Please introduce yourself, your usual job role/location and tell us a how you came to be a vaccinator
My name is Kemi Adegboyega and I am the outpatient sister at the Candover Clinic, a private healthcare facility on-site at Basingstoke and North Hampshire Hospital. By the time the Hampshire Hospitals was planning its COVID-19 vaccine clinics, I had been at home for almost a year on maternity leave. I was really struggling with guilt with being away from my team and the trust during such a difficult year, so it was a no brainer for me to get involved and do my part. I saw the trust’s recruitment communications asking for volunteers to help with the vaccination clinic and I went from there.
What was your experience like receiving the first dose of the vaccine?
To be honest, I was one of the early doubters of the vaccine. I was apprehensive, swayed by negative press. Once I had enough time to do my research and look at the bigger picture - which is keeping myself, my loved ones and my patients safe - it was then easy to make the right decision, which was to have my vaccination. Receiving my first dose was like a little light at the end of the tunnel and I felt hopeful that collectively we were seeing light at the end of the tunnel from this terrible virus.
From a vaccinator’s perspective how you have found the vaccine clinics so far?
The vaccination clinics have been so well managed and organised. We are an amazing team of nurses, healthcare support workers, admin staff and pharmacists – and we work so well together. We tend to have a de-brief before each clinic and at the end of the shift too - communication is excellent and the best part of the clinic is seeing how appreciative our patients are that they have the opportunity to get their vaccinations. We get so many messages of thanks and it makes the job so rewarding and satisfying.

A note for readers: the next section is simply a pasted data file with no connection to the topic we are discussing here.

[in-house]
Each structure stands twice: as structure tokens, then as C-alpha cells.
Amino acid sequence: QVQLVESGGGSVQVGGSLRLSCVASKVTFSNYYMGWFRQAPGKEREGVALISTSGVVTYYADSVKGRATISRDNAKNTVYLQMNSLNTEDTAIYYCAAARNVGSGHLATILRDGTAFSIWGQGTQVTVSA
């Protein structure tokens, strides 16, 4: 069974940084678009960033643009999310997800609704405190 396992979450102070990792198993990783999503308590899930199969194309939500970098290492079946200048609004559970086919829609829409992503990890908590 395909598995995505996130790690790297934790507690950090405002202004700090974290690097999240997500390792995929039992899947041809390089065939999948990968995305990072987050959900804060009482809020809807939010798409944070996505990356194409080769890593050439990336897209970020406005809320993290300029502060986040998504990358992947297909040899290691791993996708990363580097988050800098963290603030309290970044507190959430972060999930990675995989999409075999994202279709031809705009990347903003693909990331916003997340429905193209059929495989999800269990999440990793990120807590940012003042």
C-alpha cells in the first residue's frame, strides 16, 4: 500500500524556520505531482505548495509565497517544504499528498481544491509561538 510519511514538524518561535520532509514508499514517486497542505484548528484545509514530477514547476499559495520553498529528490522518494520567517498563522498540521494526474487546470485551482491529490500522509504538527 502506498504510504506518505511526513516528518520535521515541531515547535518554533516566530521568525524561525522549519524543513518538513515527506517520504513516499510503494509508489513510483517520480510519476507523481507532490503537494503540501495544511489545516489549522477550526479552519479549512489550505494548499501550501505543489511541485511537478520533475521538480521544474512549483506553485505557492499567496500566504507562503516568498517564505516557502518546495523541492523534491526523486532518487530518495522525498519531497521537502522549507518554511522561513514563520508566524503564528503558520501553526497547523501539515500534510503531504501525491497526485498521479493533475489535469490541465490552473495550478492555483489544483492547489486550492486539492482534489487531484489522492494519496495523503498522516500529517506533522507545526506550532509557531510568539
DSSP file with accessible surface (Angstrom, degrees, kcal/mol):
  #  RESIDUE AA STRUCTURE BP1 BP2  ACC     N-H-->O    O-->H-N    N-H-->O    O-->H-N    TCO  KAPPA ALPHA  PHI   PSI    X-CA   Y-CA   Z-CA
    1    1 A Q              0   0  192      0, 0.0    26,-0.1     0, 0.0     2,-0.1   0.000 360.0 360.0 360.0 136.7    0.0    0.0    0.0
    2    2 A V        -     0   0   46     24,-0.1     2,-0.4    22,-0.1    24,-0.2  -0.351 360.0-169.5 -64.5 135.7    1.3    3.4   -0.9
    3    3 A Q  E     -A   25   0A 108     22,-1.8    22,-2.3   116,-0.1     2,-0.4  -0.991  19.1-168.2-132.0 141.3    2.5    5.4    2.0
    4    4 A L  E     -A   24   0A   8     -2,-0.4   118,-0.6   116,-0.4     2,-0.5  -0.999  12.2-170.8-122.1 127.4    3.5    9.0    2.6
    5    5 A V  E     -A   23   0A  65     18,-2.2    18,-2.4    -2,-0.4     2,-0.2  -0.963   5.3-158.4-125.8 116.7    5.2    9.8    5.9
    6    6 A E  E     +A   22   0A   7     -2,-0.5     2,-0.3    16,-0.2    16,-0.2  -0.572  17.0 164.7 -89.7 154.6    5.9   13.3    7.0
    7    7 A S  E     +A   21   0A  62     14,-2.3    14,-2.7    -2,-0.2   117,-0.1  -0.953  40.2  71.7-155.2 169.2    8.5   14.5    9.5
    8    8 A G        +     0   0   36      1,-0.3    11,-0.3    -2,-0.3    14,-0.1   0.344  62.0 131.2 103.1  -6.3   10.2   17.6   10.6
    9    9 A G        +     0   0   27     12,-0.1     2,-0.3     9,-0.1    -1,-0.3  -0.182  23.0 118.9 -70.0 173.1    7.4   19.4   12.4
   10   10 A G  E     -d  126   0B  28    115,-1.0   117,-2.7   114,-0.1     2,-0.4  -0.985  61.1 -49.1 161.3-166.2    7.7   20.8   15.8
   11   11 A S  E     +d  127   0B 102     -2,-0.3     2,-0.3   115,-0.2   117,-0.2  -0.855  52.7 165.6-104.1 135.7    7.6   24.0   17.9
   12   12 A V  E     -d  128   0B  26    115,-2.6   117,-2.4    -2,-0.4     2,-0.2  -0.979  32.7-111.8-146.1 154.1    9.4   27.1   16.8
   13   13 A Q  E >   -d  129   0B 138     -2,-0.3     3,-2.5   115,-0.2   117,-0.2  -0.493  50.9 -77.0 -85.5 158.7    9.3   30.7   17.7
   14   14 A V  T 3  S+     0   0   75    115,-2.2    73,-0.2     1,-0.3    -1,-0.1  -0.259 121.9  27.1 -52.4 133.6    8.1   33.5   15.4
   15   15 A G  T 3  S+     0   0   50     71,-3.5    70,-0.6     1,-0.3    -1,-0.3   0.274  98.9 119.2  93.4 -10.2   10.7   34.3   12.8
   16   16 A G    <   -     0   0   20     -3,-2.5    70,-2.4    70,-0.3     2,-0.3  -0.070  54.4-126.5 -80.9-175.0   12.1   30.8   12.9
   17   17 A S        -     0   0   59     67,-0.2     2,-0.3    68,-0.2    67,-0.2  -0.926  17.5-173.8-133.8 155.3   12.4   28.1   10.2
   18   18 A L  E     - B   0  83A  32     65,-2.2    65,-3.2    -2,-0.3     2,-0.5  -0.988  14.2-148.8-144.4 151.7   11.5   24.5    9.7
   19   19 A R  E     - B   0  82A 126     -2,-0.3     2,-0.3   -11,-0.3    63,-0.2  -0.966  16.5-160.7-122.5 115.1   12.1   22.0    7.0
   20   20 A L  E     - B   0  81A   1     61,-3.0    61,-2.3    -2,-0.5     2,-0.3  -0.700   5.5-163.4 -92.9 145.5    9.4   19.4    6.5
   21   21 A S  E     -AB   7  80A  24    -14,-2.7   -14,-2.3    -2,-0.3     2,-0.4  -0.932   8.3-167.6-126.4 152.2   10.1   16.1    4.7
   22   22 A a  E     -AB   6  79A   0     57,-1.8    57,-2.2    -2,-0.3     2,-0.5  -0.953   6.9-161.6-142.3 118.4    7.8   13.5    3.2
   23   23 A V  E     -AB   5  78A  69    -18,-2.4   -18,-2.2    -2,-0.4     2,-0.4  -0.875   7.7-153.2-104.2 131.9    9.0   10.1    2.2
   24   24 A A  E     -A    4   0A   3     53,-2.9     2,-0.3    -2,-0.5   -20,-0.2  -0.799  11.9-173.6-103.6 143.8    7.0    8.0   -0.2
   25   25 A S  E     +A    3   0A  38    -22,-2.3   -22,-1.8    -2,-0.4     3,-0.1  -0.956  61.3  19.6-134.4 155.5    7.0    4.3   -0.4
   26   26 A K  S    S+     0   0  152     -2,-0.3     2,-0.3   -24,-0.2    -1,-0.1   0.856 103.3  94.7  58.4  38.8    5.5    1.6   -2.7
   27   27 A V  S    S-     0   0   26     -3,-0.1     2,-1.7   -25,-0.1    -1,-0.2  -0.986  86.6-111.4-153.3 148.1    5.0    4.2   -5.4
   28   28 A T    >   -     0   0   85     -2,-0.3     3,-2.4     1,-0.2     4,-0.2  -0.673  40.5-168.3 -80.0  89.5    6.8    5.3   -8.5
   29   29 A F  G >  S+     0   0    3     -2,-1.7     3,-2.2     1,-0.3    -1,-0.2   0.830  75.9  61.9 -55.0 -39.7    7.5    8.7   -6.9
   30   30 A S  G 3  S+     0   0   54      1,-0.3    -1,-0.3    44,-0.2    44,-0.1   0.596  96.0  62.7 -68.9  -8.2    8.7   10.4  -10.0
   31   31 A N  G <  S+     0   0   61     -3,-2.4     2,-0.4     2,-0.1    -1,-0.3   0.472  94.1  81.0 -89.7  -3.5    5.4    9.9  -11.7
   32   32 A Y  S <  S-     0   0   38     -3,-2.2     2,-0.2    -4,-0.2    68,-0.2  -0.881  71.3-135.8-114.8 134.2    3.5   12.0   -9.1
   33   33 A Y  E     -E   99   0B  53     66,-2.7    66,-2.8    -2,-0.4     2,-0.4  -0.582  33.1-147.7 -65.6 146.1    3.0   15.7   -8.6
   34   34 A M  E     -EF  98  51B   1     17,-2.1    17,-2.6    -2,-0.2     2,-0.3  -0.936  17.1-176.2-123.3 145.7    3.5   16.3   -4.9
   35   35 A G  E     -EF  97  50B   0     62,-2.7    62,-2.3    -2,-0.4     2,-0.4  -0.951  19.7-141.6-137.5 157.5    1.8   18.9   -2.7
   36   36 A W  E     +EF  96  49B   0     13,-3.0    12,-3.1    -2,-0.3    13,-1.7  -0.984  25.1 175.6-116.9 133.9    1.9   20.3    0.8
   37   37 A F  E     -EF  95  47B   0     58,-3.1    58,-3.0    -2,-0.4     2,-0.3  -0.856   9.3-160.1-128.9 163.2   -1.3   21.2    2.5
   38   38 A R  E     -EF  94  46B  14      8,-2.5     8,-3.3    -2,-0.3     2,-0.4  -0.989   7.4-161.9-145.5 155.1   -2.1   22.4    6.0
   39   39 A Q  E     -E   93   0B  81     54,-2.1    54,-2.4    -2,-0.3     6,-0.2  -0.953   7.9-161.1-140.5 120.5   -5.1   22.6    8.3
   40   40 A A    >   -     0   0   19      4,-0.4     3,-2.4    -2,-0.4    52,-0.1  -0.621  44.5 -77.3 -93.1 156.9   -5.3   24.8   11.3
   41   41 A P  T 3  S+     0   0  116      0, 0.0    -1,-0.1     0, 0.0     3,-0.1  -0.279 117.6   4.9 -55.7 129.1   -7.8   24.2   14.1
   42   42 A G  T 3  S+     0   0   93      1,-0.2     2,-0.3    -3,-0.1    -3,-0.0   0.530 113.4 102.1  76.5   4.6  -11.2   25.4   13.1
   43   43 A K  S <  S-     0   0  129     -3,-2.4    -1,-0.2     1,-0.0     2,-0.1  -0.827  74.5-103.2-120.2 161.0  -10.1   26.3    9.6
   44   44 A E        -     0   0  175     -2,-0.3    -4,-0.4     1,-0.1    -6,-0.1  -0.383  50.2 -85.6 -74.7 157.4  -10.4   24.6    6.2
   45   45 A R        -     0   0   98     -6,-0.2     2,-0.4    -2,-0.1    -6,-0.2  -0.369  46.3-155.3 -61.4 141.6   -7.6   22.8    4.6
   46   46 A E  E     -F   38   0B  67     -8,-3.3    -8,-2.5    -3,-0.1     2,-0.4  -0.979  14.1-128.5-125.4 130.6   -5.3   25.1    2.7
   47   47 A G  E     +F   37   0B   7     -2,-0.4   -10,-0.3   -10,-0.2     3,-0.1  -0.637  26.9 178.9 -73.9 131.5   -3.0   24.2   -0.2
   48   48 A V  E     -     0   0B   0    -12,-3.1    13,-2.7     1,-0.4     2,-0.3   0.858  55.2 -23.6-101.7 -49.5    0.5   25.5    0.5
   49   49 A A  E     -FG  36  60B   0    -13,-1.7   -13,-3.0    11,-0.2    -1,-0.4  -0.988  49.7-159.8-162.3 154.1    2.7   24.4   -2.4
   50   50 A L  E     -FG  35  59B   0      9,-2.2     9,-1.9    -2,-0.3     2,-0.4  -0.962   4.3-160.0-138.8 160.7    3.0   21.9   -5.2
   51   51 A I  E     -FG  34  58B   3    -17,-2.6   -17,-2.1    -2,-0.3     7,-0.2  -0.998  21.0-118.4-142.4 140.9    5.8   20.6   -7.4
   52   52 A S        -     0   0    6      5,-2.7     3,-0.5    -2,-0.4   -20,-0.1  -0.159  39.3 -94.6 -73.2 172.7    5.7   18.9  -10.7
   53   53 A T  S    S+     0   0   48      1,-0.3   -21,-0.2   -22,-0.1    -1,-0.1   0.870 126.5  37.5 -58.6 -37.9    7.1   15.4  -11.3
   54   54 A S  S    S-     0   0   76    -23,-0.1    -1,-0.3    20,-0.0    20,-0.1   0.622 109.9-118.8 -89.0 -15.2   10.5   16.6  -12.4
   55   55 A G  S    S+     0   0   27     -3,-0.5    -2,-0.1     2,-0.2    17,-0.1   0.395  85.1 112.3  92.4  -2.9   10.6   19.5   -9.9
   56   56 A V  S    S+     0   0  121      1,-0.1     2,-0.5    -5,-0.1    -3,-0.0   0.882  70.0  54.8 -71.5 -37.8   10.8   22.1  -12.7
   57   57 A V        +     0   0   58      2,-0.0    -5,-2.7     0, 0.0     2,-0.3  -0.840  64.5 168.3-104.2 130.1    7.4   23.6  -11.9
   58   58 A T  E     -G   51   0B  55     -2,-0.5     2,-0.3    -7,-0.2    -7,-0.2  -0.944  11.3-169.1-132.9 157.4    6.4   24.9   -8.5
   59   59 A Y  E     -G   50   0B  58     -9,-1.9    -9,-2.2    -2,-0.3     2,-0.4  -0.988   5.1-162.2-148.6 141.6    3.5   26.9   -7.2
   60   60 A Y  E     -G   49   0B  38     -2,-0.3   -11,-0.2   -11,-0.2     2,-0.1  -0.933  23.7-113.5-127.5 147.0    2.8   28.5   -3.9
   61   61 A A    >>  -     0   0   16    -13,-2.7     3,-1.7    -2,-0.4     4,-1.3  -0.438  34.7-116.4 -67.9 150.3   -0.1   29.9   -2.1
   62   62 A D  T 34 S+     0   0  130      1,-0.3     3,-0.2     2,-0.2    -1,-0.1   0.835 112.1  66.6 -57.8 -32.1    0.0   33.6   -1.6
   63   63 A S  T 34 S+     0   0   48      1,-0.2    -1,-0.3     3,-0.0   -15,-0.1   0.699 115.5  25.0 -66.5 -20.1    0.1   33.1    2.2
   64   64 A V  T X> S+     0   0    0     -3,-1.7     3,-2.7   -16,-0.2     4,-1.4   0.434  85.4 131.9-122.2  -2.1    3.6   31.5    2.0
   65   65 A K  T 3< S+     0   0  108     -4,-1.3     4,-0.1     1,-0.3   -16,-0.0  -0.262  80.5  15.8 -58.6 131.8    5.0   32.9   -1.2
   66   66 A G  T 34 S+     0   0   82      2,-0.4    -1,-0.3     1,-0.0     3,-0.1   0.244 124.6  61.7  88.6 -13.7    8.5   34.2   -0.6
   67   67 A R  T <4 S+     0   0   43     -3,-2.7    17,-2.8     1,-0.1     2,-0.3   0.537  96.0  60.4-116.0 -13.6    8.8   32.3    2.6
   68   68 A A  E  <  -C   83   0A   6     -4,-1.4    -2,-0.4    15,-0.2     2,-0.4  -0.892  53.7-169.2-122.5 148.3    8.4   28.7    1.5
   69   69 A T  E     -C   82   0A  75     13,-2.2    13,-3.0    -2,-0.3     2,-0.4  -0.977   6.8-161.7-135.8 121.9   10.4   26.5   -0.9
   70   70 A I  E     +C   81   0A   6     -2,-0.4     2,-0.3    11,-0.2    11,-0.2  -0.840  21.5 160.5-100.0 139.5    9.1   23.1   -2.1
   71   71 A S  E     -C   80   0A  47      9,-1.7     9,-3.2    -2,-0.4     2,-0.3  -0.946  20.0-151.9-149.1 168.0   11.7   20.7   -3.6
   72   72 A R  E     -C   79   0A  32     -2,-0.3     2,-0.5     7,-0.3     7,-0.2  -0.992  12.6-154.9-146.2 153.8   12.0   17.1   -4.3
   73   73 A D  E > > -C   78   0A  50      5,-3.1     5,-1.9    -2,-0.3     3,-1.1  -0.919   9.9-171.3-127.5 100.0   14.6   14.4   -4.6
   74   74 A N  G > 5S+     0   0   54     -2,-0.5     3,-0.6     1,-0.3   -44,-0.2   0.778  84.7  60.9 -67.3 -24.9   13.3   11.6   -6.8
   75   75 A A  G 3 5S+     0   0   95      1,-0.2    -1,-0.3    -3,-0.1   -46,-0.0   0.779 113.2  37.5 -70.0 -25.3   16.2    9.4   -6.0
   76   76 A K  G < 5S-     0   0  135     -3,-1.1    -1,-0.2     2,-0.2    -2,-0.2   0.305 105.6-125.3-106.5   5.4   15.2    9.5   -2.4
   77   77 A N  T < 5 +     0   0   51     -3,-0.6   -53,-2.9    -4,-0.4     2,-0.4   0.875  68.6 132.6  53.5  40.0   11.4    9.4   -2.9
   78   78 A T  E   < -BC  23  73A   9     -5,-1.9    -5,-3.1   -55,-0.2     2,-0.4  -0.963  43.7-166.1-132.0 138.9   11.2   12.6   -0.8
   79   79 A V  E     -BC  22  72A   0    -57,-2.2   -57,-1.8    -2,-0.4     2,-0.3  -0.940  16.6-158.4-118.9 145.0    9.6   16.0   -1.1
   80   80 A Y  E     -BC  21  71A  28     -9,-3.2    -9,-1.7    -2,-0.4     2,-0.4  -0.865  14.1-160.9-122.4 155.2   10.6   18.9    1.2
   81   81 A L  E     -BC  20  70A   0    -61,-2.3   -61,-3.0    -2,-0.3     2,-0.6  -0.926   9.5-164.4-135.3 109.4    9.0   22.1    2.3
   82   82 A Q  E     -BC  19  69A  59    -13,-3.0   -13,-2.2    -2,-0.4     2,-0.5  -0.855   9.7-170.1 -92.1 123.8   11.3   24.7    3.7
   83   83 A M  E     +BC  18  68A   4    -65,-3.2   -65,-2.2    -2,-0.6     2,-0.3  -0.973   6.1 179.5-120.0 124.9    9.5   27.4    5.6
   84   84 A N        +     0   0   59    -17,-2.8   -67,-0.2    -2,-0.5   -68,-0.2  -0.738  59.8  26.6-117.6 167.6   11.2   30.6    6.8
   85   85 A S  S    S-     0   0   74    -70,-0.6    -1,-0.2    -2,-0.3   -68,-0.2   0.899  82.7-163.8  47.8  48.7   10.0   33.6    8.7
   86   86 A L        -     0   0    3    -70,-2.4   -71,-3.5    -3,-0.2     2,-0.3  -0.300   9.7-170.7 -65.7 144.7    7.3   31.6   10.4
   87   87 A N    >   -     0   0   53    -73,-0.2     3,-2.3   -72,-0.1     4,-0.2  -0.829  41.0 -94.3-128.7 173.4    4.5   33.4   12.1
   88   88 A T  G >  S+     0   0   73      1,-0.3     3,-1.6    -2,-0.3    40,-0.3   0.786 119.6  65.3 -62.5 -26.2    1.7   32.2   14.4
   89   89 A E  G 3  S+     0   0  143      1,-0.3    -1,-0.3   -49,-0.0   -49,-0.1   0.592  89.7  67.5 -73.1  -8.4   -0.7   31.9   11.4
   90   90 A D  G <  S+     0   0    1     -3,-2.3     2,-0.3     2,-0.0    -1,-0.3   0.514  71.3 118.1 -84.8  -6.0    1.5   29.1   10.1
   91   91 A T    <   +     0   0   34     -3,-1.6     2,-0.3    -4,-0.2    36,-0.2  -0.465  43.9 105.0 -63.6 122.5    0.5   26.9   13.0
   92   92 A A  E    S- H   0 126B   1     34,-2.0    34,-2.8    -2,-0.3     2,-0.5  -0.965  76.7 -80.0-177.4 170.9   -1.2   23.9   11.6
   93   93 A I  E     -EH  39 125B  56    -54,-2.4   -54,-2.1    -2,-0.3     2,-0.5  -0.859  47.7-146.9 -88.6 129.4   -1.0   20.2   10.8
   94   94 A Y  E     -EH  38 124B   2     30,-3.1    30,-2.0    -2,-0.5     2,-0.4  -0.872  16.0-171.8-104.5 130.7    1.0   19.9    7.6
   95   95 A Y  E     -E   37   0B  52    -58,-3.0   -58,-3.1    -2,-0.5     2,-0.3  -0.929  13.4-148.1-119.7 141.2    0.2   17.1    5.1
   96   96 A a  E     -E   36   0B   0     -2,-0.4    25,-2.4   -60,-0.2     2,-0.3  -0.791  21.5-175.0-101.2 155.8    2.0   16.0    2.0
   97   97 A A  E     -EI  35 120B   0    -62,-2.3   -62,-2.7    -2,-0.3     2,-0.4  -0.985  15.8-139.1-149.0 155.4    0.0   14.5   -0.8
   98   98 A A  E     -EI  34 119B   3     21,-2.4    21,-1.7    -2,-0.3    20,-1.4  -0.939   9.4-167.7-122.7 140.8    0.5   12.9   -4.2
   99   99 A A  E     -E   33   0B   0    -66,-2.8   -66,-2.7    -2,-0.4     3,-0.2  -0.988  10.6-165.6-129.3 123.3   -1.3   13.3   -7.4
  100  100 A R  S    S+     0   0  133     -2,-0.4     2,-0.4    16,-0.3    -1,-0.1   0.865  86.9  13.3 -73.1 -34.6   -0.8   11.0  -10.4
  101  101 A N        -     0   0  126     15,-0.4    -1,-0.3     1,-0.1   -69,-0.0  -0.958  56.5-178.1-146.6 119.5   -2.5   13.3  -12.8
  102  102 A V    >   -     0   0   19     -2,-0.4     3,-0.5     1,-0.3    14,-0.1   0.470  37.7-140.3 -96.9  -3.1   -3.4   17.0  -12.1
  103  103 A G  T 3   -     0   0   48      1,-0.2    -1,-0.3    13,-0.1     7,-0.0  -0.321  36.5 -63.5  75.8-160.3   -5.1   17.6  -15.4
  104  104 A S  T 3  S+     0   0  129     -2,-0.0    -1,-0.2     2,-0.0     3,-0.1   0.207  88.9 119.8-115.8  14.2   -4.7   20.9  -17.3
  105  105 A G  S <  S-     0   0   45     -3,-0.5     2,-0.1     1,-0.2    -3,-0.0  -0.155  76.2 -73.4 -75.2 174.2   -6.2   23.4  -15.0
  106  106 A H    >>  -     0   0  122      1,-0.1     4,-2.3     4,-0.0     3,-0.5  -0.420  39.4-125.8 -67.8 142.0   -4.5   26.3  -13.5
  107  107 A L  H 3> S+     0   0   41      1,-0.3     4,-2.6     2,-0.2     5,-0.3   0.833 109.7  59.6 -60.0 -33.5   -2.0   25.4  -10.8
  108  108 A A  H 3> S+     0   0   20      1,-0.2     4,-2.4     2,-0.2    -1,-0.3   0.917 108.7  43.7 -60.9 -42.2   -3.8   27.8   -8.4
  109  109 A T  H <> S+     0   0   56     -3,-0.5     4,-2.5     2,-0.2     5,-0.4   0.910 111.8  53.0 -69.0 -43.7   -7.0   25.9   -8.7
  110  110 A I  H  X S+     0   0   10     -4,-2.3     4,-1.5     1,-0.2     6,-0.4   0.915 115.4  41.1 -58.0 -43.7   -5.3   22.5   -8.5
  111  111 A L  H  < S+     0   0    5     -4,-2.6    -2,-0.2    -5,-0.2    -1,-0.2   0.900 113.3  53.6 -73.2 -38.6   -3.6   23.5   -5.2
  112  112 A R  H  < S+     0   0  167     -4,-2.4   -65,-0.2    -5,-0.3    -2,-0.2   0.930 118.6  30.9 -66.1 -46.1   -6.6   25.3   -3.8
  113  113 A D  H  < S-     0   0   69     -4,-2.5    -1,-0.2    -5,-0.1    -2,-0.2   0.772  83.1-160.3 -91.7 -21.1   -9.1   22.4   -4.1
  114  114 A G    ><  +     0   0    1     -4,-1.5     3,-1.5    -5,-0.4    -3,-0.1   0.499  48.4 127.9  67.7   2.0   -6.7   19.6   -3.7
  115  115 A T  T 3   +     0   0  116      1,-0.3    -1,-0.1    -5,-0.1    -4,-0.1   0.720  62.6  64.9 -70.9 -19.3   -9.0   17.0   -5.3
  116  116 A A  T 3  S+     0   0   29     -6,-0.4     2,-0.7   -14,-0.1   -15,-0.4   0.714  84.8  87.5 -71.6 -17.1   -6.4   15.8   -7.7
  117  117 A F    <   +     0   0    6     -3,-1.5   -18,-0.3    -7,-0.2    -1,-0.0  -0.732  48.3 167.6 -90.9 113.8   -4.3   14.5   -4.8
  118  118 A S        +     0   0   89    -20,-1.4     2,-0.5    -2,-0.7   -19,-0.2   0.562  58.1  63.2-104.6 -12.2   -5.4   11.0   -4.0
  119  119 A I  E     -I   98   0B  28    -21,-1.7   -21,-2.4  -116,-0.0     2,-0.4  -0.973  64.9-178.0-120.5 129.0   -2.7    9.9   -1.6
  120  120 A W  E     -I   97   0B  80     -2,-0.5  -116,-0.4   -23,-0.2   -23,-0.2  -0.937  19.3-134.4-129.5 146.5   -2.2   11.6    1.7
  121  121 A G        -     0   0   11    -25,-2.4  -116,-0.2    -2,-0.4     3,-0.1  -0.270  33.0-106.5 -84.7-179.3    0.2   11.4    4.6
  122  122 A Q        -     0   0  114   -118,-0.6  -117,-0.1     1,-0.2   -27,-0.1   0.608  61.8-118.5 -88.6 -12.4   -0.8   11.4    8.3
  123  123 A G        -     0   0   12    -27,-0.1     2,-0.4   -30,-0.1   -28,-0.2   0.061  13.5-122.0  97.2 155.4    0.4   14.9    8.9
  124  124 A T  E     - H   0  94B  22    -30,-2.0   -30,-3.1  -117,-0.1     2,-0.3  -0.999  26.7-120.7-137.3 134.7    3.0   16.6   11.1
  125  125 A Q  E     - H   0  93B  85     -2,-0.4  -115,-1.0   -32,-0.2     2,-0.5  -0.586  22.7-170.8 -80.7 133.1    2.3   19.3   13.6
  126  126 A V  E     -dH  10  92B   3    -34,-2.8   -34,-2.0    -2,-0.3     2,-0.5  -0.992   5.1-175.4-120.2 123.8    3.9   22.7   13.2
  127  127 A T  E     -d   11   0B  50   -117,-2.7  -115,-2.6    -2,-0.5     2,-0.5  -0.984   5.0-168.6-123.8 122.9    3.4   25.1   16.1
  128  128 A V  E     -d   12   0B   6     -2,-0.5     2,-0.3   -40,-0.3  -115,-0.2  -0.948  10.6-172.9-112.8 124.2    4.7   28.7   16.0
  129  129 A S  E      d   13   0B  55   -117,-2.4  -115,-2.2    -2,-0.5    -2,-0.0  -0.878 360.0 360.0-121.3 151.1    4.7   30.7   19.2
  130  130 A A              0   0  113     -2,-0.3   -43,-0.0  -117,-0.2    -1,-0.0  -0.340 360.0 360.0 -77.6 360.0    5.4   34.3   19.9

What kind of conversations have you had with your colleagues, family and friends about the COVID-19 vaccine? What themes/opinions are you seeing?
With my colleagues, conversations are usually around how lucky we are to be prioritised and had our vaccinations in the grand scheme of the UK pandemic response - this means we are protecting ourselves and our patients.
With friends and family, I have tried to convince them to take this awesome opportunity to get vaccinated when it’s offered. The theme seems to be ‘I’m waiting’ – to see what the side effects are, particularly in the minority ethnic community, and to see what the outcomes are for those that have been vaccinated. If favourable, then they will get vaccinated too. Lots of the people I’ve talked to have come round - especially members of my family.
What would say to someone who has yet to take up the offer of a COVID-19 vaccine?
The amount of people who have already been vaccinated in the UK alone speaks volumes to our general feeling of hope and positivity. We want to get rid of this virus. Let’s all do our bit to eradicate it completely - get vaccinated and protect yourself and your loved ones.